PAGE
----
On the off-chance this is useful to anyone else, I sent the high level spec I posted at the start of this thread to a local shop that builds custom PC's. The attached is what they came up with. Its not cheap but put in the context of a single use government license of Lastools setting you back 4000 euros (M9 LiDAR wish list (so far) (georeference.org)) it doesn't seem so bad.

Much of it doesn't mean a huge amount to me, but the case is cool

Attachments:
Clipboard-1.png


Landsystems Ltd ... Know your land | www.landsystems.co.nz

tjhb
10,095 post(s)
#03-Jun-21 05:42

The PSU is too weak, especially when you consider durability. Try substituting a Corsair 1000-1200W.

16GB RAM is much too small. (After all, you are thinking of 32GB just on your GPU.) Get at least 64GB system RAM, and make sure there is room for twice that later. Get 128GB up front if you can. [Sorry, I misread. You are thinking of 4 x 16GB for 64GB total.]

Instead of the Threadripper 3975WX CPU, consider the Ryzen 9 5950X. Half as many cores (16/32 vs 32/64) but 75% the multi-core performance and 130% the single-core performance [not a typo] at 25% the price [again not a typo], less than half the power consumption, less noise... and choosing the 5950X would save similar amounts on the case and motherboard, and also case size. Upgrade in two or three years if you begin to find tasks CPU bound (very unlikely).

(Not quite as good for the salesperson, but better for you.)

Dimitri


7,452 post(s)
#03-Jun-21 07:31

Agree with those comments. Another thing to consider is that for CPU parallelism Manifold is currently optimized for the low tens of threads, not the mid or higher tens of threads. Running 64 threads won't slow you down, but it won't be as big a proportional gain as going from 16 to 32 threads and might not be significantly faster than 32 threads, depending on what's being done and everything else that is going on in the system.

Over time that is likely to change, with algorithms being adjusted to make better use of 64 and 128 threads, but there will always be optimums driven by the nature of the jobs being done. LiDAR processing certainly benefits from parallelism, but given the rest of the hardware (data access in particular), very many parallel threads could end up waiting on data.

That too, will improve, as Manifold has plans for newer generation architecture that would allow a more memory-resident approach, forcing everything to happen in RAM if you want and you have enough RAM. So notching up DRAM to 128 GB is a good idea for the future.

Also, I think the RTX 3090 GPU is way overkill. At over 10,000 very fast CUDA cores most of it will never be used. There's no heavy math involved in LiDAR processing, just very simple math repeated for a lot of data points, so much of it isn't CPU or GPU bound, it's limited by disk access. Given 32 CPU threads and very simple math, the optimizer might even choose CPU parallelism over GPU parallelism because that will be faster. It pains me to write that, because the 3090 is such a wonderful beast. :-) But latest gen Ryzen and Threadripper cores are also phenomenal compute engines, so running many of them in parallel can get a job done faster than it is worth dispatching to a GPU.

I'd therefore take the extreme price of the 3090 and spend part of the money saved on a less expensive GPU with around 1500 cores, with part of the money saved increasing the size of the M.2 SSD from 1 TB to 2 TB, and contributing the rest to dialing up DRAM to 128 GB.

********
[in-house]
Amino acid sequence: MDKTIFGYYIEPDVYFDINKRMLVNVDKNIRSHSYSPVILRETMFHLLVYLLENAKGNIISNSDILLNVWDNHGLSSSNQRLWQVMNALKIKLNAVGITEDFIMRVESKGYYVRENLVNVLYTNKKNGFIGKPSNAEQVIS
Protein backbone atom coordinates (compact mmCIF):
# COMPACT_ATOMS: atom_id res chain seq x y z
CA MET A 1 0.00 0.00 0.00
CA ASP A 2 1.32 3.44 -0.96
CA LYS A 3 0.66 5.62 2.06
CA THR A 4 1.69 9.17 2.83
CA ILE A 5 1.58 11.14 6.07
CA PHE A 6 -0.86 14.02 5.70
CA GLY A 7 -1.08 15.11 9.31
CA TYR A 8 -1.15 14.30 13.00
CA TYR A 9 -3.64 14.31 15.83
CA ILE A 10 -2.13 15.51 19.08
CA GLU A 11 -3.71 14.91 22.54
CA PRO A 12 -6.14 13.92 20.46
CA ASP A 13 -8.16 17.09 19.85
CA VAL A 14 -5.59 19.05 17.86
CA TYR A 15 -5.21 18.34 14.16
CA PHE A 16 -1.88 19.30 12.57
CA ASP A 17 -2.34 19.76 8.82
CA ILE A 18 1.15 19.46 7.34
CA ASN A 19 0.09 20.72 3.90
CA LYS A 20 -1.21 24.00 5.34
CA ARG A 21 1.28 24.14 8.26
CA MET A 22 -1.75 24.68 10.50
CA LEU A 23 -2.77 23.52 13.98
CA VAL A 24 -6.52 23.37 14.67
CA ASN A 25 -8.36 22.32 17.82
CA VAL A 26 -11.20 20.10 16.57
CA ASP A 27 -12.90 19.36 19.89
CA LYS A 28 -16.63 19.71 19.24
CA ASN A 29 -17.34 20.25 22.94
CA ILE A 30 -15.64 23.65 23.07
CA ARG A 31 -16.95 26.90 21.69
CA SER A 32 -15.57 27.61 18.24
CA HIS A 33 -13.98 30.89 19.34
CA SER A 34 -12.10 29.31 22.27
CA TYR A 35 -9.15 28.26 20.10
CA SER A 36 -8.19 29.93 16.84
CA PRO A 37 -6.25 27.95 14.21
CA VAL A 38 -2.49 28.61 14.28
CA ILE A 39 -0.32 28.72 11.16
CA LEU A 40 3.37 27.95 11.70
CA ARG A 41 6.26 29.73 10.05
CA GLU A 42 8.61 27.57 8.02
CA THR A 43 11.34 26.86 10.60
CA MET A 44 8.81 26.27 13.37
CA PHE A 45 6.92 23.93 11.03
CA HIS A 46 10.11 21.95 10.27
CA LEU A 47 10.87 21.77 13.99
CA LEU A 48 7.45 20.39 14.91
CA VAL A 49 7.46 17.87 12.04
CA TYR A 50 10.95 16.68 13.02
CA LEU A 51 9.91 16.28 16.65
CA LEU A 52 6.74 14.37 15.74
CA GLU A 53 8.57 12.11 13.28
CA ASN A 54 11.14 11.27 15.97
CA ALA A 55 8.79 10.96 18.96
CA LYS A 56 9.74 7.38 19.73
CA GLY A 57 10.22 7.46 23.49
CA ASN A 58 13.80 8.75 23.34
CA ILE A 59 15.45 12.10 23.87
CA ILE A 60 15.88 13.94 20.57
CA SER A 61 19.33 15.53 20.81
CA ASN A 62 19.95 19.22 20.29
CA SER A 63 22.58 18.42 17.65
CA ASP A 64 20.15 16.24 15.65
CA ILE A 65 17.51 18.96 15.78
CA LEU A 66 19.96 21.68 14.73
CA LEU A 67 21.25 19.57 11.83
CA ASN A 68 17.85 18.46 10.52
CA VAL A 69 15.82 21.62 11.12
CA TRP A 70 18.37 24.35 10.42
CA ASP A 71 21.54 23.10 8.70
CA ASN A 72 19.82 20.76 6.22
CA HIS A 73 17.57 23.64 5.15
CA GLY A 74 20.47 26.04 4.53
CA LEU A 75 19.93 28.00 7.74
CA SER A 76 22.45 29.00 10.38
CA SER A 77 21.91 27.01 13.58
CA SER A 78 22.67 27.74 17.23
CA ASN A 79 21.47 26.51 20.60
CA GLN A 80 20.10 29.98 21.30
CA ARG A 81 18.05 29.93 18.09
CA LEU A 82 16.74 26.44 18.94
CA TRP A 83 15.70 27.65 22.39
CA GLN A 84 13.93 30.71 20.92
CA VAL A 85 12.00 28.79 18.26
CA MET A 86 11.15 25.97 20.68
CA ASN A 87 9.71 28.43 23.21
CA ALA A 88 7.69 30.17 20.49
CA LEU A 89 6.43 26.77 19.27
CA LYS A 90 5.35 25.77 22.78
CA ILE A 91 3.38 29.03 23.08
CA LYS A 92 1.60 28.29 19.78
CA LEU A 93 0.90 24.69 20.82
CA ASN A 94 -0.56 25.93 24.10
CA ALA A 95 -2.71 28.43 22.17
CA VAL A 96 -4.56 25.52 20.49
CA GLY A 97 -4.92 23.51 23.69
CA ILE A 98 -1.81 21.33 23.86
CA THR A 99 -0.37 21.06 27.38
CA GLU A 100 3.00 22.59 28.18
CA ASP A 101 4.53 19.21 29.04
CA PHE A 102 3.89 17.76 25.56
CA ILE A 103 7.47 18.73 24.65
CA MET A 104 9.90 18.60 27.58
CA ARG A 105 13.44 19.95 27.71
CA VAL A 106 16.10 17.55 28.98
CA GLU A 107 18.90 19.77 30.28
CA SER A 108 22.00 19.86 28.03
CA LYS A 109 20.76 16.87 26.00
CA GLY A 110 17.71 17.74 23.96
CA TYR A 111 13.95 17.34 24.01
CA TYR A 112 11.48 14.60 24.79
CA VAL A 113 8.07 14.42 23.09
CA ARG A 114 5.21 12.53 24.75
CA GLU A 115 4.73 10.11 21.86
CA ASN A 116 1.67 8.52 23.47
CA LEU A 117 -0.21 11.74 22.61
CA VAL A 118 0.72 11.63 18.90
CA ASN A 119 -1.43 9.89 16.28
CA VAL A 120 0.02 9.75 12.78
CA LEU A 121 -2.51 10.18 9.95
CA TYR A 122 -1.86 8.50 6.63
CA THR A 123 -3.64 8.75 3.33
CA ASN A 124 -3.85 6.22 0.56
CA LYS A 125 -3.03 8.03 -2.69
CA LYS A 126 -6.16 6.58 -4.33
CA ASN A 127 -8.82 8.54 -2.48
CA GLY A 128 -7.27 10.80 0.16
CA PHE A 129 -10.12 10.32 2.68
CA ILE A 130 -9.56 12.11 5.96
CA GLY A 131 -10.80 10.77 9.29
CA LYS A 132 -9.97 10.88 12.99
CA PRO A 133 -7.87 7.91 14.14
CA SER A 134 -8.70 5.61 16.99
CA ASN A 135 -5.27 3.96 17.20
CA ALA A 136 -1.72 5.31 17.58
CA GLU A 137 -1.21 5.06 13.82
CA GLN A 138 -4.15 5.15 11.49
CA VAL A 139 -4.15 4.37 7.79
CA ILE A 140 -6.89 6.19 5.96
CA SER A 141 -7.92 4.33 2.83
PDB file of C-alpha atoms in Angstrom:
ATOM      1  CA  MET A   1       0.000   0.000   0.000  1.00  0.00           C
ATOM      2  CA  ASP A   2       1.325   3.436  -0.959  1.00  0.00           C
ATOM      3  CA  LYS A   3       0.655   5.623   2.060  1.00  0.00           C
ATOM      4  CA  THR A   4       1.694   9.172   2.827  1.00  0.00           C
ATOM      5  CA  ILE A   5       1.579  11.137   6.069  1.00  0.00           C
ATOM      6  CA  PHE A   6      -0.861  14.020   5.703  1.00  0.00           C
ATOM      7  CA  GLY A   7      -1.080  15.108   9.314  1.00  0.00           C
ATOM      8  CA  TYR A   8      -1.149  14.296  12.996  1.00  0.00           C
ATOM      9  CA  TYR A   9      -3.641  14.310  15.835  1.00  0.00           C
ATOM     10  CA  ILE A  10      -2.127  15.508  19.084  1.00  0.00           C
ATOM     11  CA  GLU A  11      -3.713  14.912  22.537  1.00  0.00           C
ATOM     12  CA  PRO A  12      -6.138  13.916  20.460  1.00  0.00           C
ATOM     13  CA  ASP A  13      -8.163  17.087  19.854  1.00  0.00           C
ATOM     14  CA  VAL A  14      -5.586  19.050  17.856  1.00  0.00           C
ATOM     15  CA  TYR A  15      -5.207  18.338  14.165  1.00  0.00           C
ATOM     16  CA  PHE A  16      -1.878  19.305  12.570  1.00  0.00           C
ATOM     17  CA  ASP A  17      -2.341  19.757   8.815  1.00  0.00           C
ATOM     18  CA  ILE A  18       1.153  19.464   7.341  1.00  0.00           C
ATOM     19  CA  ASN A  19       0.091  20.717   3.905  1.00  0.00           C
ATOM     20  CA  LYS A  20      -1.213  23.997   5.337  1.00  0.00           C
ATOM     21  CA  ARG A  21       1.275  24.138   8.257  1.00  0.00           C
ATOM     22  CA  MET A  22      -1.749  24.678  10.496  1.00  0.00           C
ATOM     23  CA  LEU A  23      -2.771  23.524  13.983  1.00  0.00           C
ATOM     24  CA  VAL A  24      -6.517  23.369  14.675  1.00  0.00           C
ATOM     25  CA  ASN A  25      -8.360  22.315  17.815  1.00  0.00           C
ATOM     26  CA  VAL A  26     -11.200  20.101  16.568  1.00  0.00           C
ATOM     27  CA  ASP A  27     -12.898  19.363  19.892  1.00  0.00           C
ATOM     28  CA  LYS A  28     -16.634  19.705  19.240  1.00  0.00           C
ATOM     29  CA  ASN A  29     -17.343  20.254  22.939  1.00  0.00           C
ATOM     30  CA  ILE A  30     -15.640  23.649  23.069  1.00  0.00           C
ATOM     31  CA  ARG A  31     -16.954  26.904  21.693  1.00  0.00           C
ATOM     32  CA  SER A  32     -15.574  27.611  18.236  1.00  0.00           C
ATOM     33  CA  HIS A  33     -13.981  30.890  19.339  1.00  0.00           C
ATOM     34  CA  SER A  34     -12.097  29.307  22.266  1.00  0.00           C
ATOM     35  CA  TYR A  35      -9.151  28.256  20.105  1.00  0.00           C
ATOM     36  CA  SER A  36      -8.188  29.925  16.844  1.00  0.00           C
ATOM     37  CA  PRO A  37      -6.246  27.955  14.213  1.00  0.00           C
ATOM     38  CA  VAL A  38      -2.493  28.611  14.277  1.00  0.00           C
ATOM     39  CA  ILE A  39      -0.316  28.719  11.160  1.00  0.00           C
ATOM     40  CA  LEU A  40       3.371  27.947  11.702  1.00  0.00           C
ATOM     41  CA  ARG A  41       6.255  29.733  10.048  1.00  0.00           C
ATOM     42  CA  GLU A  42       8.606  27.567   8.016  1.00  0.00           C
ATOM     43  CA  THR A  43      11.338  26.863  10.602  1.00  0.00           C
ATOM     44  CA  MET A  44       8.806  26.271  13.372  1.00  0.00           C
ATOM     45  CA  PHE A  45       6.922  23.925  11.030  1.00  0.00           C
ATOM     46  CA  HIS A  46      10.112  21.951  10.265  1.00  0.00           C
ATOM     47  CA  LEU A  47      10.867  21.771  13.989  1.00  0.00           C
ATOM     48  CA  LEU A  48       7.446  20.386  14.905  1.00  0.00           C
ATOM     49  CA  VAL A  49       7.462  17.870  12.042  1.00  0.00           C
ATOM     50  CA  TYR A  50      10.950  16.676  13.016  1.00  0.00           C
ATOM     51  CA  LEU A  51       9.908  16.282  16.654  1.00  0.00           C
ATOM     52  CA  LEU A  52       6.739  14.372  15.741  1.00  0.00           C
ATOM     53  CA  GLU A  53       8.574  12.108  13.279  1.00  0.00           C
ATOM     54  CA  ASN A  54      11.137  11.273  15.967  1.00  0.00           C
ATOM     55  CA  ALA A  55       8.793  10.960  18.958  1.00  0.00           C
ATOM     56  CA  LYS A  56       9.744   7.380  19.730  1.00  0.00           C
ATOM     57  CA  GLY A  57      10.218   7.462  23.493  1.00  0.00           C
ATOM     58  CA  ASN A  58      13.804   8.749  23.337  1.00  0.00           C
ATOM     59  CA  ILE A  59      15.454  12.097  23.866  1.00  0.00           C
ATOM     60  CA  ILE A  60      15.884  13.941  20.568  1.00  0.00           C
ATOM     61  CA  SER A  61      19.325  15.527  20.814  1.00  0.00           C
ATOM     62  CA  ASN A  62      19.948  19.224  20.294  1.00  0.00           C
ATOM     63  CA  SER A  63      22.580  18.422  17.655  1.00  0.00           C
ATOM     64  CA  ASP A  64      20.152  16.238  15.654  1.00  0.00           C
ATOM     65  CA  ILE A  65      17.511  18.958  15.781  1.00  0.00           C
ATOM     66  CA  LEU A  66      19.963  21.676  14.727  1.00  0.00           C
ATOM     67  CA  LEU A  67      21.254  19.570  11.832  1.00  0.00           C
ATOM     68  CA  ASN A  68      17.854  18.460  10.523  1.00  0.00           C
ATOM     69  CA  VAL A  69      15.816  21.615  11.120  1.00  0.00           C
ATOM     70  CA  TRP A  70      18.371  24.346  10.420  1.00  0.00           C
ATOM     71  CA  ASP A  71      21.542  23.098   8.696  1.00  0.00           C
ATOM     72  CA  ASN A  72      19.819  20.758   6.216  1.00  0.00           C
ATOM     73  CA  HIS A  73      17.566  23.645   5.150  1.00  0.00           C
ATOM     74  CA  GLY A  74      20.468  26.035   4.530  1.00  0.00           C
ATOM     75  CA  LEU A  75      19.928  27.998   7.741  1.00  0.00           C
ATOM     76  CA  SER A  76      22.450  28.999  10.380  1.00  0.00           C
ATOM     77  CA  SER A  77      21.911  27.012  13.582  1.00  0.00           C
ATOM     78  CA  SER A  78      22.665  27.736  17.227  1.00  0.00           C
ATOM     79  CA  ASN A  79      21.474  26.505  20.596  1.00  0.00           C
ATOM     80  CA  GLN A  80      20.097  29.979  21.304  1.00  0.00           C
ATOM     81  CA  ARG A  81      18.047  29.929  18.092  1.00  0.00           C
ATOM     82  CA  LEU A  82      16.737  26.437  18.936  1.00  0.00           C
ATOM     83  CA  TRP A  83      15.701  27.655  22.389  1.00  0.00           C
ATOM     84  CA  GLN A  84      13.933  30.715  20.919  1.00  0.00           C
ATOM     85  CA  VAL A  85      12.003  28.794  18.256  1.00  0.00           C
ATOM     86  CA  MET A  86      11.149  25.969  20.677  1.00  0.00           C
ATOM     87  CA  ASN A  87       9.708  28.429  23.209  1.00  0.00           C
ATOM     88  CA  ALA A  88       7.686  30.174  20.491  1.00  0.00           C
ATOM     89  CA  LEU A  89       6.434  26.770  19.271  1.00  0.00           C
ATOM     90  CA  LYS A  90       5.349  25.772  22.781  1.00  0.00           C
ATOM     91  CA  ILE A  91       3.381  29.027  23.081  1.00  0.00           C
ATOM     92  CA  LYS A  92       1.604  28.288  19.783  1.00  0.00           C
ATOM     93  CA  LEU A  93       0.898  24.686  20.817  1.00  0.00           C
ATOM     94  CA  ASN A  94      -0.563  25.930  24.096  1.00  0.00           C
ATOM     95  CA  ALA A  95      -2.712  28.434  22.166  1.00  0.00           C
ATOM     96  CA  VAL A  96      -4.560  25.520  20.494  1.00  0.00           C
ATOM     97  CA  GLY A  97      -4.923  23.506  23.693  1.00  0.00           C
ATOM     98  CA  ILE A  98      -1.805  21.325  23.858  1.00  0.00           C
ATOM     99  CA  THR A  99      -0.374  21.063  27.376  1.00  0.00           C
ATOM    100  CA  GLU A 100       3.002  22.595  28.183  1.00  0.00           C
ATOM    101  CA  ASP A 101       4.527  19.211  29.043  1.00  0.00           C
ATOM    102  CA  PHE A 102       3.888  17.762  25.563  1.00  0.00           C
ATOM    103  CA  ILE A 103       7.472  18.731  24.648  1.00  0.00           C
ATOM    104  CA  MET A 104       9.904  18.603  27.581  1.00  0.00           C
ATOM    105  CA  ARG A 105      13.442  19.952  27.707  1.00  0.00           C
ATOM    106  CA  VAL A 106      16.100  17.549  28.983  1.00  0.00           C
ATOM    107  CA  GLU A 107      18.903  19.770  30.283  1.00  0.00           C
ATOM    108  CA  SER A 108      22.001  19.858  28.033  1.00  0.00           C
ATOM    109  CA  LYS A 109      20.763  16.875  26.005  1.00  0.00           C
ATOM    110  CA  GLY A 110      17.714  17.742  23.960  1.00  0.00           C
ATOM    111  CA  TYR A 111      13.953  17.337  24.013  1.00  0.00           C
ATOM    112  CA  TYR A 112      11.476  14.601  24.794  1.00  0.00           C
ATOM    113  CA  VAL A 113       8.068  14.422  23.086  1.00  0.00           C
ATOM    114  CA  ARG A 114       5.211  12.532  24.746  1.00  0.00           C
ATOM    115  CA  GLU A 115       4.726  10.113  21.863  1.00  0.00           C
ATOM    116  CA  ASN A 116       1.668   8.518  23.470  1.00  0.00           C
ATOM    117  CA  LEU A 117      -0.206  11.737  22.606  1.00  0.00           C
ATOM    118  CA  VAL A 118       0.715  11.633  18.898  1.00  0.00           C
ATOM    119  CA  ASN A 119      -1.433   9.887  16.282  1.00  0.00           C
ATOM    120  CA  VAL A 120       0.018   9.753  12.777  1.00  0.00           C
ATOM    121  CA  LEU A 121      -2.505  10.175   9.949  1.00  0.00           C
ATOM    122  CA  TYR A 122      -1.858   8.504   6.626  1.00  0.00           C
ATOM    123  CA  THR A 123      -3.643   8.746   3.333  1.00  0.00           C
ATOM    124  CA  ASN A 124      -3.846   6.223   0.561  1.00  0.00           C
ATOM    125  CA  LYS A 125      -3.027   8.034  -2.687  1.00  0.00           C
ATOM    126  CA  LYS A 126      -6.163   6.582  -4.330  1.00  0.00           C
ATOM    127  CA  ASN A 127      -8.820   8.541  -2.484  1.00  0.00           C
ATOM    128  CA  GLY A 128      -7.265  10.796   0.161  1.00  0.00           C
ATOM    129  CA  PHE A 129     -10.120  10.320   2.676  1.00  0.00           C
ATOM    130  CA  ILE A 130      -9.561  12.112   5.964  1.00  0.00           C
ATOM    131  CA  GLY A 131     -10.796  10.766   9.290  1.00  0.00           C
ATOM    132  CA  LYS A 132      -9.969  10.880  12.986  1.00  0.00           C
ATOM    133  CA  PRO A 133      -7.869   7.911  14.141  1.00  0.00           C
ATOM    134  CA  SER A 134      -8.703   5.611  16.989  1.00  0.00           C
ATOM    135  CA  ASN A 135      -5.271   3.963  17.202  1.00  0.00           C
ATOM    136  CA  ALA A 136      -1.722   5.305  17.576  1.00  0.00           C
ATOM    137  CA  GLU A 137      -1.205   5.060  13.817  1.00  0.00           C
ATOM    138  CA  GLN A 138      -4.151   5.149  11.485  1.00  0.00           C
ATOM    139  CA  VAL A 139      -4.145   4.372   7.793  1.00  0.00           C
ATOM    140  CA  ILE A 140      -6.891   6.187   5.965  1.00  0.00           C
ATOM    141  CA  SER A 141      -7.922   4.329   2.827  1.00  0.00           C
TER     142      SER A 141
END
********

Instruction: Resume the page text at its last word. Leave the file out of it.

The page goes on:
tjhb
10,095 post(s)
#03-Jun-21 07:35

[Overlapped with Dimitri's better post]

Just to expand on my post above, a Ryzen 9 5950X will be about 25% slower than a Threadripper 3975WX on a task that can fully saturate 32 cores, but about 30% faster on a task that can only utilize one core (for example: updating pyramids in Manifold 9, most UPDATE and INSERT operations [unless they are storage-bound... it gets complicated], many others).

Much of anyone's day is taken up with tasks in the latter category. Once tasks have been fully optimized, they can migrate to the former category--but only their best parts. Most tasks fall squarely in the middle.

So choosing the Threadripper over the Ryzen 9 would amount (in NZ) to paying more than four times the price, for, roughly and overall, almost a 20% performance penalty (but with more heat).

Threadripper CPUs are a bit of vanity exercise in my opinion, not a net performance gain.

tjhb
10,095 post(s)
#03-Jun-21 07:53

Those comparisons are very very rough, based on public Passmark scores.

Which CPU would really be faster on a task that can fully saturate "only" 16 cores...? You would have to measure that with real data. It could be either.

It certainly would not be in the order of 4x either way.

(I would reiterate Dimitri's suggestions, no need to repeat them except to say, spend as much as you can get away with on super fast storage. Rotow's law.)

LandSystems73 post(s)
#03-Jun-21 20:57

Wonderful advise. This is such useful (and insightful) information and very much appreciated.

I will definitely take onboard the comments about CPU, PSU, GPU, motherboard and RAM/SSD and get a revised quote. Any particular thoughts around a suitable cut down GPU that represents a sweet spot?

tjhb
10,095 post(s)
#03-Jun-21 23:23

This. Not cut-down!

Quadro RTX4000

Quadro quality in hardware and driver. "Only" 8GB GRAM, but even Manifold 9 will leave most of that unused. Beautiful for graphics including the very best CAD.

And less than half the price of the RTX 3090 you were quoted.

tjhb
10,095 post(s)
#03-Jun-21 23:49

If you do want cut-down, then this is what I would buy for myself, if one of my current cards broke.

GTX1660

Less than one-third the price of the above.

Perfect for Manifold. A Quadro card can be better for CAD and possibly Photoshop, but not much difference otherwise.

Dimitri


7,452 post(s)
#04-Jun-21 09:22